They are the foundation of the legal and moral protection provided by patents. One of the essential tasks of the patent claim is to define the invention’s goal. In specific ways, claims act as a boundary line. In case if someone crosses the boundary, they infringe on the patent owner’s rights. Because the claims are so important, they must be written correctly to ensure complete protection. It may pose complications in prosecution and litigation if it is not adequately expressed. As a result, it is recommended that inventors seek legal advice during the preparation of the claims, as it is a legal document. The patent is granted an exclusive licence to restrict anyone from selling, manufacturing, or offering for sale the subject matter indicated by the claims.

One must ensure that the claims are appropriately constructed for the Indian Patent Office (IPO) examination phase when the patentability criteria such as novelty, inventive step, industrial applicability, and patentable subject matter as defined in the Indian Patent Act are assessed. However, when a third party challenges the patent holder, the quality of the drafting might make all the difference. This can occur during opposition procedures before the IPO, when the patent holder seeks to defend her rights against the infringement in court, or when the patent’s validity is contested in court by a third party.

The patent applicants must be more aware that the easier it is to defend the invention against third parties, the better the comprehensive specification is written, and the claims are written clearly and accurately to describe the invention or the imagined “border.” Overly broad claims will be dismissed due to a lack of clarity. In infringement proceedings, however, excessively detailed claims might be difficult to enforce against third parties since they will argue that their actions/products do not infringe on the patent because the claims in the patent do not cover them. When it comes to patent drafting and claim interpretation, it’s always a good idea to verify the procedures of the respective national patent office to determine the scope of revisions when filing an application in another country like India.

Case Study:

ENCO’s US Patent No. 7,047,191 was invalid under 35 USC 101 because the patent was directed towards an abstract of an idea. Enco System Inc., the plaintiff, in this case, filed an infringement claim against DaVincia LLC. 

The current case concerns ENCO’s US Patent No. 7,047,191 for a technique of providing captioning in an audio-visual stream, which has limitations like:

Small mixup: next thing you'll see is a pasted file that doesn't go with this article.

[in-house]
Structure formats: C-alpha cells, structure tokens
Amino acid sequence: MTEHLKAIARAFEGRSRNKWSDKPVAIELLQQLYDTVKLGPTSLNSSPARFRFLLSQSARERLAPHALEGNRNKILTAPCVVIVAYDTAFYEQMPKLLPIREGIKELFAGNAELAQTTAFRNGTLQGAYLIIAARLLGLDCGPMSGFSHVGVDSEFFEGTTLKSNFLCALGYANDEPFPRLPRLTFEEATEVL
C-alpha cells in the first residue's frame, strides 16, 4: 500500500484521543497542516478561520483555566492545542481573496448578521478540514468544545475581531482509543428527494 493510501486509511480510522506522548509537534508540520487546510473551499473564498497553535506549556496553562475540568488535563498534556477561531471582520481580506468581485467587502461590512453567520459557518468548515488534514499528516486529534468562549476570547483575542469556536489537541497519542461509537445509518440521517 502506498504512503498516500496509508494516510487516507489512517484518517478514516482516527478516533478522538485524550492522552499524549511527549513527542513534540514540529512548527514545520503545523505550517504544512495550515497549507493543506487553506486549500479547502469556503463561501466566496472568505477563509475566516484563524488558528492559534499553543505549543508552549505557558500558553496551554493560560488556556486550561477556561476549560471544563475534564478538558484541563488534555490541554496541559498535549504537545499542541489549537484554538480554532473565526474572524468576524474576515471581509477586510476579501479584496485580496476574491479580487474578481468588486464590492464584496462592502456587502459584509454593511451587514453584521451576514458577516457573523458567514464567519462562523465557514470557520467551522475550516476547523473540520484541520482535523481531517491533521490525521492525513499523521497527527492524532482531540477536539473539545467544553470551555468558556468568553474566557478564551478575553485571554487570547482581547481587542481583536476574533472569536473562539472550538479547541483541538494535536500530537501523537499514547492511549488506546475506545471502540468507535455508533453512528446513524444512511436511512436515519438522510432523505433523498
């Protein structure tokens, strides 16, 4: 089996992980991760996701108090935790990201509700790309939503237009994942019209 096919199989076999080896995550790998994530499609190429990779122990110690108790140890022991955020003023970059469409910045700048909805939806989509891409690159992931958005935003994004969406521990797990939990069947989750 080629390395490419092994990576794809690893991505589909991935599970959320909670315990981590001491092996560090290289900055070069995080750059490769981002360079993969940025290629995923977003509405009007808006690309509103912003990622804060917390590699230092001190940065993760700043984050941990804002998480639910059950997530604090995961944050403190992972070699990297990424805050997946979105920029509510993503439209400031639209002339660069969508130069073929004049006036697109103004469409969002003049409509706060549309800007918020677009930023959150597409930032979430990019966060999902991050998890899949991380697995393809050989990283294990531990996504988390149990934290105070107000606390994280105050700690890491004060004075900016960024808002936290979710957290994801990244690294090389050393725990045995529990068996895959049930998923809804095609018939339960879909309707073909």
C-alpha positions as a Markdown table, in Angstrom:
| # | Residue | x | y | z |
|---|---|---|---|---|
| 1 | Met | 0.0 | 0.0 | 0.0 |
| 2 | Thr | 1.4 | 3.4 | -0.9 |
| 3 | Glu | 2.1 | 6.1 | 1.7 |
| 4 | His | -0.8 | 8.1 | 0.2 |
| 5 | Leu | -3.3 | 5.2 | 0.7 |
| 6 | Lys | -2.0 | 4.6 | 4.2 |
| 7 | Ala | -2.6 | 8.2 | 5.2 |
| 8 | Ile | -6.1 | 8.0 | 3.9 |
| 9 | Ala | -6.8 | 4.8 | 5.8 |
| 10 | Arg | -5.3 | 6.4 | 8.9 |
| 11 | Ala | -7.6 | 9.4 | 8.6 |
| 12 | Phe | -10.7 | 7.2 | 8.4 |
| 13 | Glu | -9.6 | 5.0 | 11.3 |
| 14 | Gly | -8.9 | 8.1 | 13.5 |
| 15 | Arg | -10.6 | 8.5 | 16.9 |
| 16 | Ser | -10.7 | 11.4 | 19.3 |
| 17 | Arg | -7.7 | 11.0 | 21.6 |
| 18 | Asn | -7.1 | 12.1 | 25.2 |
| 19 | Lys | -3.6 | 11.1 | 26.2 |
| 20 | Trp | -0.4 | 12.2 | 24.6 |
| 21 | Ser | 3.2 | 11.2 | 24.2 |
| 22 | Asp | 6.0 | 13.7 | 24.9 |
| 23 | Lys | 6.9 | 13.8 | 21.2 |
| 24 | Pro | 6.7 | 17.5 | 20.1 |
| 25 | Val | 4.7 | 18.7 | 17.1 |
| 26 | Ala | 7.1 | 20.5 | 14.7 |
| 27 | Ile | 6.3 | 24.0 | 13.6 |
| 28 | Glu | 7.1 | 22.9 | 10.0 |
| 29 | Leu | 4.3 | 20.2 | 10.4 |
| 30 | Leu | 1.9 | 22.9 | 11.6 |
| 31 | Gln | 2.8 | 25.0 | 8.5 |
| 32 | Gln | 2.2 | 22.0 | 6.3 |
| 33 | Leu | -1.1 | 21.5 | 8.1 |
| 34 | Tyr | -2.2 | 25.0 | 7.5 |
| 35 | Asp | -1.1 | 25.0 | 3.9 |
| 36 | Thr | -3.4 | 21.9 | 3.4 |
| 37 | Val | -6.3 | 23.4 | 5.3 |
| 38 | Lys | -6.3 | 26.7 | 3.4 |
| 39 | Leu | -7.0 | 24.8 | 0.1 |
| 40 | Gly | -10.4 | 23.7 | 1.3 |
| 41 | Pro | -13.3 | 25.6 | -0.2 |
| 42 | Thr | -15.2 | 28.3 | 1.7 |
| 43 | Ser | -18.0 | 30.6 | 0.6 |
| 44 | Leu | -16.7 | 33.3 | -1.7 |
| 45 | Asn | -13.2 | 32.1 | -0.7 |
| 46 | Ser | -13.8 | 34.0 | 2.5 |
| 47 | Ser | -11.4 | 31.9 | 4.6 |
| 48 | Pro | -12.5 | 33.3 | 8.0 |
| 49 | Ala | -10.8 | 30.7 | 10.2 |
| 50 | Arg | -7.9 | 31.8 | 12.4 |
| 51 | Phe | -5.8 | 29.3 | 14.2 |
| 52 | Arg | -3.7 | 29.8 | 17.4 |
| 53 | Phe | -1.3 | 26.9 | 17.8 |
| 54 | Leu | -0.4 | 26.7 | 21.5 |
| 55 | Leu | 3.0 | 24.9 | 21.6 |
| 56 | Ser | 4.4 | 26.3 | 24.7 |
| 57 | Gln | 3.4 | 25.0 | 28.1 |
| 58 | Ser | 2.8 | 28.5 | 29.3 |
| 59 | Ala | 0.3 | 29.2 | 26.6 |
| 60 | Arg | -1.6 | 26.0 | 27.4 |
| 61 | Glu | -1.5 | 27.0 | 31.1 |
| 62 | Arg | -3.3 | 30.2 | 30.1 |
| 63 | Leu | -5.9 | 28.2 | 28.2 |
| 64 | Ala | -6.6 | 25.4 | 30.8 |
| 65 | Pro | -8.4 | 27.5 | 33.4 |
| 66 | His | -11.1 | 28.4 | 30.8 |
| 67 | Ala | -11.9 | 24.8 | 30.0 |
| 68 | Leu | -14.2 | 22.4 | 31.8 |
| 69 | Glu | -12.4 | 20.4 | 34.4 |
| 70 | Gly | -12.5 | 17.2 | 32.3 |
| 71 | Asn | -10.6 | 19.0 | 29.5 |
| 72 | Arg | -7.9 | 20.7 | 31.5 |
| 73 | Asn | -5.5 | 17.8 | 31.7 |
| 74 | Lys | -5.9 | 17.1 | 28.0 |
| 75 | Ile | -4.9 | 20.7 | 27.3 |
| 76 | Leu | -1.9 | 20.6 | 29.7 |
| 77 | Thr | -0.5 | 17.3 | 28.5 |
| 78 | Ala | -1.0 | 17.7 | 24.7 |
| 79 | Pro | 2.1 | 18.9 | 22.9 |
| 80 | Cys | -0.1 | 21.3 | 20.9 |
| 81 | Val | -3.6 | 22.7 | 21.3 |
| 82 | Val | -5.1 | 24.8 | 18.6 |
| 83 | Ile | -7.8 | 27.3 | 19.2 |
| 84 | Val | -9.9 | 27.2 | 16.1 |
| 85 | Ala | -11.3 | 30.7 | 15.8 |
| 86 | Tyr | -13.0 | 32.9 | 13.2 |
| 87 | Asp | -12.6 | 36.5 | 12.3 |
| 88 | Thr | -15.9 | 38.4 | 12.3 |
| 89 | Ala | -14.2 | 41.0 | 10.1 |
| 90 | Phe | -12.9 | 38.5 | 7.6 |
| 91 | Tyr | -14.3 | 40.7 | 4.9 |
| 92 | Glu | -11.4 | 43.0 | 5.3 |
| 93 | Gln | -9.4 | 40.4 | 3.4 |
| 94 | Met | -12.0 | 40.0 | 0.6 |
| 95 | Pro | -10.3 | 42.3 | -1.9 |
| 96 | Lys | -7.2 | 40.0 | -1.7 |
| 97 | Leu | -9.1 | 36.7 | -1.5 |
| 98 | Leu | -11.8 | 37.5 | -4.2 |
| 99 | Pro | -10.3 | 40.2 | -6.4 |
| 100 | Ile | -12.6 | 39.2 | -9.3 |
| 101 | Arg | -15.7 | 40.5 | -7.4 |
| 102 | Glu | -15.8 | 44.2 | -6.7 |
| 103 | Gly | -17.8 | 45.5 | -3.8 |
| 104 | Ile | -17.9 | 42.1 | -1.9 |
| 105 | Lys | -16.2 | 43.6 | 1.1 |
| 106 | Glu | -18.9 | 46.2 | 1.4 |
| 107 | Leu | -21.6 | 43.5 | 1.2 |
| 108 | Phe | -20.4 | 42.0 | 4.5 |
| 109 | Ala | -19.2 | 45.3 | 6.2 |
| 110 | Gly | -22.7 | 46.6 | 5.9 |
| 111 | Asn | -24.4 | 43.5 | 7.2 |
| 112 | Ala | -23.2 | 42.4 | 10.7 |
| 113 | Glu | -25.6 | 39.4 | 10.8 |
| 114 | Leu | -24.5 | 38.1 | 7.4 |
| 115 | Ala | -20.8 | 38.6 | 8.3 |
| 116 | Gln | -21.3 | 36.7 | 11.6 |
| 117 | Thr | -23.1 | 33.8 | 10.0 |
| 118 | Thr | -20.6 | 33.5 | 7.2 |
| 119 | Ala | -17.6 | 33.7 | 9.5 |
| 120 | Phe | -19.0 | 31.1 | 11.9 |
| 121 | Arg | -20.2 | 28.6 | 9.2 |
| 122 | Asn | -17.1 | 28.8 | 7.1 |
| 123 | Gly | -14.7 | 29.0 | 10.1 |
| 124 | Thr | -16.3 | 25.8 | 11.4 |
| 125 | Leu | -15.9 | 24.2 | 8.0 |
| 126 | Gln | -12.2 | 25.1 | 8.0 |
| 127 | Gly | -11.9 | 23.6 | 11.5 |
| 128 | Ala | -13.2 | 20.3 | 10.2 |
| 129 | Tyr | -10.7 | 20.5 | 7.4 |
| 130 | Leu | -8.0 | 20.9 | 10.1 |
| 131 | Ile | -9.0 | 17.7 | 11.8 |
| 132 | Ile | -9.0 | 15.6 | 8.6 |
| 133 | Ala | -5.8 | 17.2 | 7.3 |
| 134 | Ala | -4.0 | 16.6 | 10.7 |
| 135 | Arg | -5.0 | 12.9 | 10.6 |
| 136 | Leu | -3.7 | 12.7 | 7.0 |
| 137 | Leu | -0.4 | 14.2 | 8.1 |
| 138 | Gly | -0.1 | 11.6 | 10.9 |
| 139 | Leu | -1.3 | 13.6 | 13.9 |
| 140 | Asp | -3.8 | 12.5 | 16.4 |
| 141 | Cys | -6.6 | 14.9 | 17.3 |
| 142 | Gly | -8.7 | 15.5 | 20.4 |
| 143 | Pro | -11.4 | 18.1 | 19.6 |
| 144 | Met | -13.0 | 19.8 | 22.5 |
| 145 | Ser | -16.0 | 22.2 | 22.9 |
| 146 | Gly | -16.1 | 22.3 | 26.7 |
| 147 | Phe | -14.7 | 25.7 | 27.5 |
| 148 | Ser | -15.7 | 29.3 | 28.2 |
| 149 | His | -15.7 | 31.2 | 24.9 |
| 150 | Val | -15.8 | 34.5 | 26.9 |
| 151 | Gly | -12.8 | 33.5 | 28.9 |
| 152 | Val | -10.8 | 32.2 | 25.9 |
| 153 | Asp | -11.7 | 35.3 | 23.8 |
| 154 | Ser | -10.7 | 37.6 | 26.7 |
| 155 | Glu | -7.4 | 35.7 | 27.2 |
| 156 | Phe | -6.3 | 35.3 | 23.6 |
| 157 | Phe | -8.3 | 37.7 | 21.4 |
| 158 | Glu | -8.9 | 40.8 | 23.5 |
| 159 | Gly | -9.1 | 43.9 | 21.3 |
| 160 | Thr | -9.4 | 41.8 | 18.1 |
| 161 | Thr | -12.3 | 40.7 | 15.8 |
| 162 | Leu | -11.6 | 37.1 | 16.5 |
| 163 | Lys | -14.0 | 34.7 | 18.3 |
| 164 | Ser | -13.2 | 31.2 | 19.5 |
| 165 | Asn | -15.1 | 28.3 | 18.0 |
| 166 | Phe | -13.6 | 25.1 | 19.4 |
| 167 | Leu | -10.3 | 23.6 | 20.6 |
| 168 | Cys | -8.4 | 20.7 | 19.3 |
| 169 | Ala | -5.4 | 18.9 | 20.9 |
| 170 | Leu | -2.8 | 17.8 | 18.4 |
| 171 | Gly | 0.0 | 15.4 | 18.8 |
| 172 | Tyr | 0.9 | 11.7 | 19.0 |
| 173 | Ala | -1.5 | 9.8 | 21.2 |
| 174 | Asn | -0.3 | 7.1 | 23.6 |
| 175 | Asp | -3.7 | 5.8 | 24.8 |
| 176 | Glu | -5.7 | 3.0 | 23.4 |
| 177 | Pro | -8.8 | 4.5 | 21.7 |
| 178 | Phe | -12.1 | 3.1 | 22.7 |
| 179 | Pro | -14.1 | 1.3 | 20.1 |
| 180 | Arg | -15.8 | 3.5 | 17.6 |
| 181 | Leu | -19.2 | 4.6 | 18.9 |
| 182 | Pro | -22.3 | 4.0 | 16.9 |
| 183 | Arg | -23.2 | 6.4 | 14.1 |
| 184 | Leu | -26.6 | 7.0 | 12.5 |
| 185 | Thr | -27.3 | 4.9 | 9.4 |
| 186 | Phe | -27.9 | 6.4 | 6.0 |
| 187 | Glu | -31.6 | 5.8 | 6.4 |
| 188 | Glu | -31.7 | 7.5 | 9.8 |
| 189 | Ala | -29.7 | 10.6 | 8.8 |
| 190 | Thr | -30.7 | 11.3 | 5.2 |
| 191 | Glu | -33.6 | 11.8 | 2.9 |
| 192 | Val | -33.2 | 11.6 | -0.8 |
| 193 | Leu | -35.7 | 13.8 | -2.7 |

• Select the number of lines of the caption data to be displayed (I have an image below showing how my phone does this).
  • Determining the caption encoder system being used
  • Training the system to on new words;
  • Using AV cues to time the captioning to display at the appropriate time.

While investigating the case, the District Court discovered that the claim limitation was written in a generic form that used “broad form functional terminology“. In the Judgement, the court concludes that the claim restriction lacks any specific arrangement that may serve the abstract idea and that the claims are instead directed to the abstract idea of “computerised stenography“. 

Patents are granted because the inventor has significantly improved over the prior art with the innovation. The court examines the claims and specifications in order to find objective suggestions and finds that the patent claims are wrongly “directed to” an abstract idea. In Affinity Labs of Texas, LLC v. DIRECTV, LLC, 838 F.3d 1253 (Fed. Cir. 2016), the court stated that the patent document asserts as the “focus of the asserted advance above; the prior art.”

The court stated that the focus “is simply the abstract idea of automating the AV-captioning process” in examining the patent claims. Further, the claimed invention is not directed to “any specific improved computer approaches for fulfilling those functions-functions essential to the concept of AV captioning,” even if it does include computers. The court pointed out that the technology automates work previously done by people and thus added nothing new. 

“Because independent claim 1 fails to set out specific ways for processing the data, instead of reciting known computer techniques for automation of recognised processes,” the court argues, “the progress is solely at the abstract level of computerisation.” “The claims do not integrate anything more than typical computing gear and software that fails to transform the subject matter into an eligible patent application of the abstract notion,” the court continued.

Disclaimer: The present article intends to provide general guidance on the subject, and you can also consult us in your specific case.